Howard (Sandy) Whidden

Associate Professor of Biology

Research

 

Recent Research Funding

Assessment of Bat Activity in Luzerne County, PA, after White-nose Syndrome.  2010.  National Speleological Society - Rapid Response Fund.  $6904.

Assessment of Bat Activity in the Delaware Water Gap National Recreation Area Following the Appearance of White-nose Syndrome.  2010.  National Park Service.  $2500.

Assessment of Bat Activity in the Upper Delaware Scenic and Recreational River Corridor Following the Appearance of White-nose Syndrome.  2010.  National Park Service.  $2500.

Post-construction Wildlife Monitoring at Bear Creek Wind Farm, Luzerne County, PA.  2006.  Pennsylvania Department of Natural Resources, Harrisburg, PA.  $20,000.

Targeted Mammal Inventory for the Upper Delaware Scenic and Recreational River.  2005.  National Park Service Inventorying and Monitoring Program, Harrisburg, PA.  $39,000.

Examination of Bat Mortality at Penobscot Mountain Wind Farm, Luzerne County, PA.  2005.  Pennsylvania Game Commission / State Wildlife Grant.  $155,200.

Matching funds for: Examination of Bat Mortality at Penobscot Mountain Wind Farm, Luzerne County, Pennsylvania.  2005.  Bat Conservation International.  $10,000.

Indiana Bat Survey at Penobscot Mountain, Luzerne County, PA.  2005.  Energy Unlimited.  $10,000.

Appalachian Trail Mammal Inventory for Pennsylvania, New Jersey, New York, and Connecticut.  2004.  National Park Service Inventorying and Monitoring Program, Woodstock, VT.  $62,262.

Survey for Northern Flying Squirrels (Glaucomys sabrinus) in Delaware Water Gap National Recreation Area.  2003.  National Park Service, Milford, PA.  $2368.

Recent Publications

Whidden, H.P.  2010.  Eastern Small-footed Myotis, Myotis leibii.   Pp. 335-337 in:  M.A. Steele, M.C. Brittingham, T.J. Maret, and J.F. Merritt, eds.  Terrestrial Vertebrates of Pennsylvania, A Complete Guide to Species of Conservation Concern.  Baltimore: Johns Hopkins University Press.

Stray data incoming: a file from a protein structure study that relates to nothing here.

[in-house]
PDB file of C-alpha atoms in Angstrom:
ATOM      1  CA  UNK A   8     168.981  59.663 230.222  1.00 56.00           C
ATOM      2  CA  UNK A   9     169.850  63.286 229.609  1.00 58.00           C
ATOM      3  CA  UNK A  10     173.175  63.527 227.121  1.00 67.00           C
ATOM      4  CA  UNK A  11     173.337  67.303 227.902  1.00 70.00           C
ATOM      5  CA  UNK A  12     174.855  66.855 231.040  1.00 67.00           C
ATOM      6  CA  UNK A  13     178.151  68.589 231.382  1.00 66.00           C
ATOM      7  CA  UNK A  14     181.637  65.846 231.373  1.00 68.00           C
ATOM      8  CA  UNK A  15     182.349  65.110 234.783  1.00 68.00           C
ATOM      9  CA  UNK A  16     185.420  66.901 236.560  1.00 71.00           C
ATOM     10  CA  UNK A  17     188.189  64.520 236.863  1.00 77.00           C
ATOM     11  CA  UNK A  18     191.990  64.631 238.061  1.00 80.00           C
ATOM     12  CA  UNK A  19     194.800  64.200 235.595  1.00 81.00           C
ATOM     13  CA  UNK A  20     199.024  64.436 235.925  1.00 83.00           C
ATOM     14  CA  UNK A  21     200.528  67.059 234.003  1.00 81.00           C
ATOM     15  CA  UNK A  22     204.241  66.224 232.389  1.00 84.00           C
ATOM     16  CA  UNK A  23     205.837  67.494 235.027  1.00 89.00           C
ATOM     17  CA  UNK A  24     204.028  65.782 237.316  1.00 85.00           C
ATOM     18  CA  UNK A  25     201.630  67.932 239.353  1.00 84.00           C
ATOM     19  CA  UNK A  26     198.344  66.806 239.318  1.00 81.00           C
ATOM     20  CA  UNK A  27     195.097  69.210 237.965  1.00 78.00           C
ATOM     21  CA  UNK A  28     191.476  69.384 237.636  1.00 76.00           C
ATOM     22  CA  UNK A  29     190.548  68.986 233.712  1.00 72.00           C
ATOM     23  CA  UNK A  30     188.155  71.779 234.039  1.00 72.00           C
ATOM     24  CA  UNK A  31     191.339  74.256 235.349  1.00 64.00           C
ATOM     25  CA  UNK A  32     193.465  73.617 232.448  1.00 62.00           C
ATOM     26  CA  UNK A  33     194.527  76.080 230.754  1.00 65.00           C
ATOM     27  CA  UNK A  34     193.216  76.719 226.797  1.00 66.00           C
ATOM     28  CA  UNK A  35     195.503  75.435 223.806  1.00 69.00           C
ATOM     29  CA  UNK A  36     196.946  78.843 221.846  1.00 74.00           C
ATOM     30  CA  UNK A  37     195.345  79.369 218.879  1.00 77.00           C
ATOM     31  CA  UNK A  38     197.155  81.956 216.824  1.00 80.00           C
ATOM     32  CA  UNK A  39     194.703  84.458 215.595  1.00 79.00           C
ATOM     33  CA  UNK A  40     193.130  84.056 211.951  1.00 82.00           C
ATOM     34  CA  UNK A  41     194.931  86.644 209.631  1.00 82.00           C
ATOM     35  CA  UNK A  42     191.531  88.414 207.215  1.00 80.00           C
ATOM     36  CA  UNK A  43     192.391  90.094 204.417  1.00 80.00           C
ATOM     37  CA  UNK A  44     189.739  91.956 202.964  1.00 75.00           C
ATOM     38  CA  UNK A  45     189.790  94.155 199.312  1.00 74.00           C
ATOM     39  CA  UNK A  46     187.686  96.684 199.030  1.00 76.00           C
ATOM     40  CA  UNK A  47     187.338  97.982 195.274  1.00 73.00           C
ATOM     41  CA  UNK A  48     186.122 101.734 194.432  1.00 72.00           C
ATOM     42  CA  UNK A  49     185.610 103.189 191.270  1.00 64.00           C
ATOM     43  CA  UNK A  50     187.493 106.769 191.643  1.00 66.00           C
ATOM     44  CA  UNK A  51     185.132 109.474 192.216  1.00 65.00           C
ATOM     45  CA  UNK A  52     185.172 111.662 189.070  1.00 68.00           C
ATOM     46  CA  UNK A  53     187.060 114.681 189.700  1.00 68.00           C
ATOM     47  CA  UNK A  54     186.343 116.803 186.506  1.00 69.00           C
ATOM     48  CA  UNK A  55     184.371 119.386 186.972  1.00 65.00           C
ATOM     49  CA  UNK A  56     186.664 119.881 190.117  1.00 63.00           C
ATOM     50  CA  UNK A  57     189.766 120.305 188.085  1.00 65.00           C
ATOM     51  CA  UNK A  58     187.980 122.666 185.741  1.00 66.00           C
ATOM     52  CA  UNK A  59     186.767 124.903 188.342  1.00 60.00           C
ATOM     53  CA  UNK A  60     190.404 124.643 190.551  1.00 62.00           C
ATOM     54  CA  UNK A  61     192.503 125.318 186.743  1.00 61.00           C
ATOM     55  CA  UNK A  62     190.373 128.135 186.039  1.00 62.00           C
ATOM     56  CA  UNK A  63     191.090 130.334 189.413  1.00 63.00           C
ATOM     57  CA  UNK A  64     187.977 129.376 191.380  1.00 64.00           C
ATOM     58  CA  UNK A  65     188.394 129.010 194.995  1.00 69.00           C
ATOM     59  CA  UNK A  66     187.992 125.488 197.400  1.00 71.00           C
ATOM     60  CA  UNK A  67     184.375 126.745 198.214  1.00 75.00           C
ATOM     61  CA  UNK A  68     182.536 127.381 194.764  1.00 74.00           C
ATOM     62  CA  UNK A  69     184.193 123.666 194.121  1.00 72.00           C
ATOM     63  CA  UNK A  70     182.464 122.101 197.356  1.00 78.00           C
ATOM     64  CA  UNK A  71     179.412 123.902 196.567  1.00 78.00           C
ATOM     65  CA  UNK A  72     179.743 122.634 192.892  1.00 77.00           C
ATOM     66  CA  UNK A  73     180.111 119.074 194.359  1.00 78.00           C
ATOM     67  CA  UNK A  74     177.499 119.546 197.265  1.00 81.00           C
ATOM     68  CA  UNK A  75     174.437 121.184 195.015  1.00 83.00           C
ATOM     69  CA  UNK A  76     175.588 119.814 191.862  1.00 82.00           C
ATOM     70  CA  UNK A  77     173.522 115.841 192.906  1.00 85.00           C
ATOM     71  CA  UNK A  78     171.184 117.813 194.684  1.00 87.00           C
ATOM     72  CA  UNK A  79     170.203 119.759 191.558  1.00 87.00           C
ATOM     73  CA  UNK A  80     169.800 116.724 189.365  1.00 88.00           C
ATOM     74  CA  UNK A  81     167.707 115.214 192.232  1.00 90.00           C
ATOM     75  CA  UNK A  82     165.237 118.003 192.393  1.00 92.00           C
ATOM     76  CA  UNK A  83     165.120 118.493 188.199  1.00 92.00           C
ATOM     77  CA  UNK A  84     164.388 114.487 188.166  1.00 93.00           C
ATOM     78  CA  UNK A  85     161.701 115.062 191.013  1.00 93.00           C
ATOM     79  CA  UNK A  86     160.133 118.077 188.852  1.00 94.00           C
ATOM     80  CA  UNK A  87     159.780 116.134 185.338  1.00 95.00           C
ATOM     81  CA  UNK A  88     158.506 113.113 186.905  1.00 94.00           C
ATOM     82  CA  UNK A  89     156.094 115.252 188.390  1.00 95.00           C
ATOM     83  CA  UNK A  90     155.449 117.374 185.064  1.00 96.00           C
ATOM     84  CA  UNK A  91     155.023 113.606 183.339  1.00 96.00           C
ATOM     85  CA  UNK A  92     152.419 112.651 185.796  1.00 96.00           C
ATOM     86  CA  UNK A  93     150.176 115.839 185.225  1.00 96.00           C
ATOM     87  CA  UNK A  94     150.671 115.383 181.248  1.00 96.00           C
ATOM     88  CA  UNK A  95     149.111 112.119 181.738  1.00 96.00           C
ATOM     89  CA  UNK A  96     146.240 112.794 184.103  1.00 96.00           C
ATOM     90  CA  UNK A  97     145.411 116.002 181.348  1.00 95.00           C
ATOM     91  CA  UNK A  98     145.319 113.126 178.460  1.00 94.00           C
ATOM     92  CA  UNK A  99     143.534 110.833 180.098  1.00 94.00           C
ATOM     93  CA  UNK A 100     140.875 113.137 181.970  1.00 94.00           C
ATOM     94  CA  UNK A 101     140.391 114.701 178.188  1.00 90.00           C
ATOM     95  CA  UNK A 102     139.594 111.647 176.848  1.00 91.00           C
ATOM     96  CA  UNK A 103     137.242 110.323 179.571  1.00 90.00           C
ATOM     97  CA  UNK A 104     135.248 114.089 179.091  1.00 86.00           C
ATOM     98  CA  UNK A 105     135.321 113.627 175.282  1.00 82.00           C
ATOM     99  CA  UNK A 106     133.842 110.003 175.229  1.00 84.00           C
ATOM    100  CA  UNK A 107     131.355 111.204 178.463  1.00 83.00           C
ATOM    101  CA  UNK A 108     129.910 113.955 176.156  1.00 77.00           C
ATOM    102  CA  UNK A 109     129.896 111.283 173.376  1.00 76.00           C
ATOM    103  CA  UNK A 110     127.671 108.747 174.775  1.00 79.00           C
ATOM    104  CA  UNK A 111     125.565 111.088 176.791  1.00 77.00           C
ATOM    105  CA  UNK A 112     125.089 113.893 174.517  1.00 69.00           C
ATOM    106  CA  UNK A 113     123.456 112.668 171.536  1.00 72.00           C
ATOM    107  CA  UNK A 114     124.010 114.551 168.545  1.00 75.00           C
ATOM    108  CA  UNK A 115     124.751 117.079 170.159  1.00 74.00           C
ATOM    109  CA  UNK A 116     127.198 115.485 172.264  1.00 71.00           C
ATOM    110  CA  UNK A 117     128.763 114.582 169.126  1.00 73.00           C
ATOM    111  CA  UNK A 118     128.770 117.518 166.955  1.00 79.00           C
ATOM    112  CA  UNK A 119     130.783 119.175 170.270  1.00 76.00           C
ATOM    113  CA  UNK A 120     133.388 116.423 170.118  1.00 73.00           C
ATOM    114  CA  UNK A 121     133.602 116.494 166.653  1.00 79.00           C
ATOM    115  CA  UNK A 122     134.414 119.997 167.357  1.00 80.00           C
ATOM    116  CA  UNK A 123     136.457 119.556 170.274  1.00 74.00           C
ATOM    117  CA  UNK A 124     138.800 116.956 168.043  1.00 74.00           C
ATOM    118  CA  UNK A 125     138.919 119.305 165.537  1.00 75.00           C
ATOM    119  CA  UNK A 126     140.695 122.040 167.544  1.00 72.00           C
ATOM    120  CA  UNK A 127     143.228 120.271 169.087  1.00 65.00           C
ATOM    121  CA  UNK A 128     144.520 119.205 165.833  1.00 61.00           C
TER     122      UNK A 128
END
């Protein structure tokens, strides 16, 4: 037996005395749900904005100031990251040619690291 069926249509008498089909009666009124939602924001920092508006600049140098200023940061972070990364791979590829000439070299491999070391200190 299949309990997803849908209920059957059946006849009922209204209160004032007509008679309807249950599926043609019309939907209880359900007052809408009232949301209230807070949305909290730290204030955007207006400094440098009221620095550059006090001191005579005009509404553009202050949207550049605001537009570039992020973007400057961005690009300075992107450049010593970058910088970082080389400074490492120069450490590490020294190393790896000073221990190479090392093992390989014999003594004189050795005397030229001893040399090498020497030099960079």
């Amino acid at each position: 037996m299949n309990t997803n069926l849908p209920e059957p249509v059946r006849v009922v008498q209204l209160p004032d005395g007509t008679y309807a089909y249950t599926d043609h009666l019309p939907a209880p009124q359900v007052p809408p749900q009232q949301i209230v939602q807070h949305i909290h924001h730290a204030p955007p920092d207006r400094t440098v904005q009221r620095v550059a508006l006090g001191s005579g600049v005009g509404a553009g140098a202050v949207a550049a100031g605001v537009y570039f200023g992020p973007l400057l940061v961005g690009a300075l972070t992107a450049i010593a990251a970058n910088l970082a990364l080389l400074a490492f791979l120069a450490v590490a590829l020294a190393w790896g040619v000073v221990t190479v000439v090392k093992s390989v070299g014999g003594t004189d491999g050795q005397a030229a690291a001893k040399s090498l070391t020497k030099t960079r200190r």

Whidden, H.P.  2010.  Northern Myotis, Myotis septentrionalis.  Pp. 358-360 in:  M.A. Steele, M.C. Brittingham, T.J. Maret, and J.F. Merritt, eds.  Terrestrial Vertebrates of Pennsylvania, A Complete Guide to Species of Conservation Concern.  Baltimore: Johns Hopkins University Press.


Sedivec, S.A., and H.P. Whidden.  2007.  Appalachian Trail Mammal Inventory for Pennsylvania, New Jersey, New York and Connecticut: 460 trail miles. National Park Service Technical Report NPS/NRTR 2007/097.

Sedivec, S.A., and H.P. Whidden.  2007.  Importance of trap type for the detection and conservation of small mammals. Park Science, 24: 67-71.

Liu, F.-G. R., P.E. Moler, H.P. Whidden, and M.M. Miyamoto. 2004.  Allozyme variation in the salamander genus Pseudobranchus: Phylogenetic and taxonomic significance.  Copeia 2004(1): 136-144.

Whidden, H.P.  2002.  Extrinsic snout musculature in Afrotheria and Lipotyphla.  Journal of Mammalian Evolution, 9: 161-183.

Whidden, H.P., A.W. Ray, and J.B. Bowles.  2002.  Identification and distribution of masked and Hayden's shrews (genus Sorex) in Iowa.  Journal of the Iowa Academy of Science, 109:19-24.

Whidden, H.P., and R.J. Asher.  2001.  The origin of the Greater Antillean insectivorans.  Pp. 237 - 252 in:  Biogeography of the West Indies: Patterns and Perspectives (Charles A. Woods and Florence E. Sergile, eds.).  CRC Press, Boca Raton, 608 pp.

Whidden, H.P.  2000.  Comparative myology of moles and the phylogeny of the Talpidae (Mammalia, Lipotyphla).  American Museum Novitates, 3294: 1-53.

I have broad interests in the biology of mammals, including their natural history, conservation, morphology, and systematics.   My current research largely concerns the natural history and conservation of Pennsylvania mammals, especially small mammals and bats.  My students and I have been working with the Pennsylvania Game Commission and the National Park Service to help assess the impact of wind turbines and White-nose Syndrome on Pennsylvania’s bat populations. However, I retain a strong interest in the morphology and systematics of mammals, particularly moles and shrews and their relatives.